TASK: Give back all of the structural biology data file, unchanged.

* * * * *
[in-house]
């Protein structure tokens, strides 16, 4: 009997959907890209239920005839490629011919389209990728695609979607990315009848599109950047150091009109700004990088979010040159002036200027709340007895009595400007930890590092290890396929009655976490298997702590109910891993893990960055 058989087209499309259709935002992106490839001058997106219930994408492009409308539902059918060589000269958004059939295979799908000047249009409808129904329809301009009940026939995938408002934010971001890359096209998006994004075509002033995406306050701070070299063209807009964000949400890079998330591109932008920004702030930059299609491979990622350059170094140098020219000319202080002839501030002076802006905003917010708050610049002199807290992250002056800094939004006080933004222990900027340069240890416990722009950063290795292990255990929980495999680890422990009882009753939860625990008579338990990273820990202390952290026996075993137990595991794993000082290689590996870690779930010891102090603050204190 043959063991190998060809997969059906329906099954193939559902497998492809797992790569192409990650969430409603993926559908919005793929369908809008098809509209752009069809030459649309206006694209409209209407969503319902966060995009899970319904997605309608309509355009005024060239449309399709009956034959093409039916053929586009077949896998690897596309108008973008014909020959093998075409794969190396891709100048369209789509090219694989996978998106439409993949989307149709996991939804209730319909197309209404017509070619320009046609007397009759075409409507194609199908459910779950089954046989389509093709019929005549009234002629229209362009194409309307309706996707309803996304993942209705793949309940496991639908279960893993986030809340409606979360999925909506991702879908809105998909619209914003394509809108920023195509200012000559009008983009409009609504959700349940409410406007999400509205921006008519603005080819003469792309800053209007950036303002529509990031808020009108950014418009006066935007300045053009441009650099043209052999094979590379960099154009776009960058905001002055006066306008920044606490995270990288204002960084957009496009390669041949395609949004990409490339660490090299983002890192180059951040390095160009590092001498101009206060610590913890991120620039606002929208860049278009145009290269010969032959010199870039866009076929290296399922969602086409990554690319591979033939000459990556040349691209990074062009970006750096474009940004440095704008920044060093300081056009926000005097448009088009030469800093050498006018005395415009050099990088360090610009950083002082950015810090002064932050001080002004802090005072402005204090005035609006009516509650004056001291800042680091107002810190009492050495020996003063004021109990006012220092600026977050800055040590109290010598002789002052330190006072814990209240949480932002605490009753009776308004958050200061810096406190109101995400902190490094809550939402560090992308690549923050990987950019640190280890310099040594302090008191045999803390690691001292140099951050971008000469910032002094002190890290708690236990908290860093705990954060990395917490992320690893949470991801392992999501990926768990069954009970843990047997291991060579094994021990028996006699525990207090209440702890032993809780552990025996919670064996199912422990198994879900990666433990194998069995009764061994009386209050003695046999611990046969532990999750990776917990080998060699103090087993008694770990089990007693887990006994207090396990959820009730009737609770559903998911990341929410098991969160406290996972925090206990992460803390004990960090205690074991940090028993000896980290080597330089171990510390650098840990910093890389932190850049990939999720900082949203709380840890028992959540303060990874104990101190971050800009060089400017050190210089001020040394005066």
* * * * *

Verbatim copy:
[in-house]
């Protein structure tokens, strides 16, 4: 009997959907890209239920005839490629011919389209990728695609979607990315009848599109950047150091009109700004990088979010040159002036200027709340007895009595400007930890590092290890396929009655976490298997702590109910891993893990960055 058989087209499309259709935002992106490839001058997106219930994408492009409308539902059918060589000269958004059939295979799908000047249009409808129904329809301009009940026939995938408002934010971001890359096209998006994004075509002033995406306050701070070299063209807009964000949400890079998330591109932008920004702030930059299609491979990622350059170094140098020219000319202080002839501030002076802006905003917010708050610049002199807290992250002056800094939004006080933004222990900027340069240890416990722009950063290795292990255990929980495999680890422990009882009753939860625990008579338990990273820990202390952290026996075993137990595991794993000082290689590996870690779930010891102090603050204190 043959063991190998060809997969059906329906099954193939559902497998492809797992790569192409990650969430409603993926559908919005793929369908809008098809509209752009069809030459649309206006694209409209209407969503319902966060995009899970319904997605309608309509355009005024060239449309399709009956034959093409039916053929586009077949896998690897596309108008973008014909020959093998075409794969190396891709100048369209789509090219694989996978998106439409993949989307149709996991939804209730319909197309209404017509070619320009046609007397009759075409409507194609199908459910779950089954046989389509093709019929005549009234002629229209362009194409309307309706996707309803996304993942209705793949309940496991639908279960893993986030809340409606979360999925909506991702879908809105998909619209914003394509809108920023195509200012000559009008983009409009609504959700349940409410406007999400509205921006008519603005080819003469792309800053209007950036303002529509990031808020009108950014418009006066935007300045053009441009650099043209052999094979590379960099154009776009960058905001002055006066306008920044606490995270990288204002960084957009496009390669041949395609949004990409490339660490090299983002890192180059951040390095160009590092001498101009206060610590913890991120620039606002929208860049278009145009290269010969032959010199870039866009076929290296399922969602086409990554690319591979033939000459990556040349691209990074062009970006750096474009940004440095704008920044060093300081056009926000005097448009088009030469800093050498006018005395415009050099990088360090610009950083002082950015810090002064932050001080002004802090005072402005204090005035609006009516509650004056001291800042680091107002810190009492050495020996003063004021109990006012220092600026977050800055040590109290010598002789002052330190006072814990209240949480932002605490009753009776308004958050200061810096406190109101995400902190490094809550939402560090992308690549923050990987950019640190280890310099040594302090008191045999803390690691001292140099951050971008000469910032002094002190890290708690236990908290860093705990954060990395917490992320690893949470991801392992999501990926768990069954009970843990047997291991060579094994021990028996006699525990207090209440702890032993809780552990025996919670064996199912422990198994879900990666433990194998069995009764061994009386209050003695046999611990046969532990999750990776917990080998060699103090087993008694770990089990007693887990006994207090396990959820009730009737609770559903998911990341929410098991969160406290996972925090206990992460803390004990960090205690074991940090028993000896980290080597330089171990510390650098840990910093890389932190850049990939999720900082949203709380840890028992959540303060990874104990101190971050800009060089400017050190210089001020040394005066």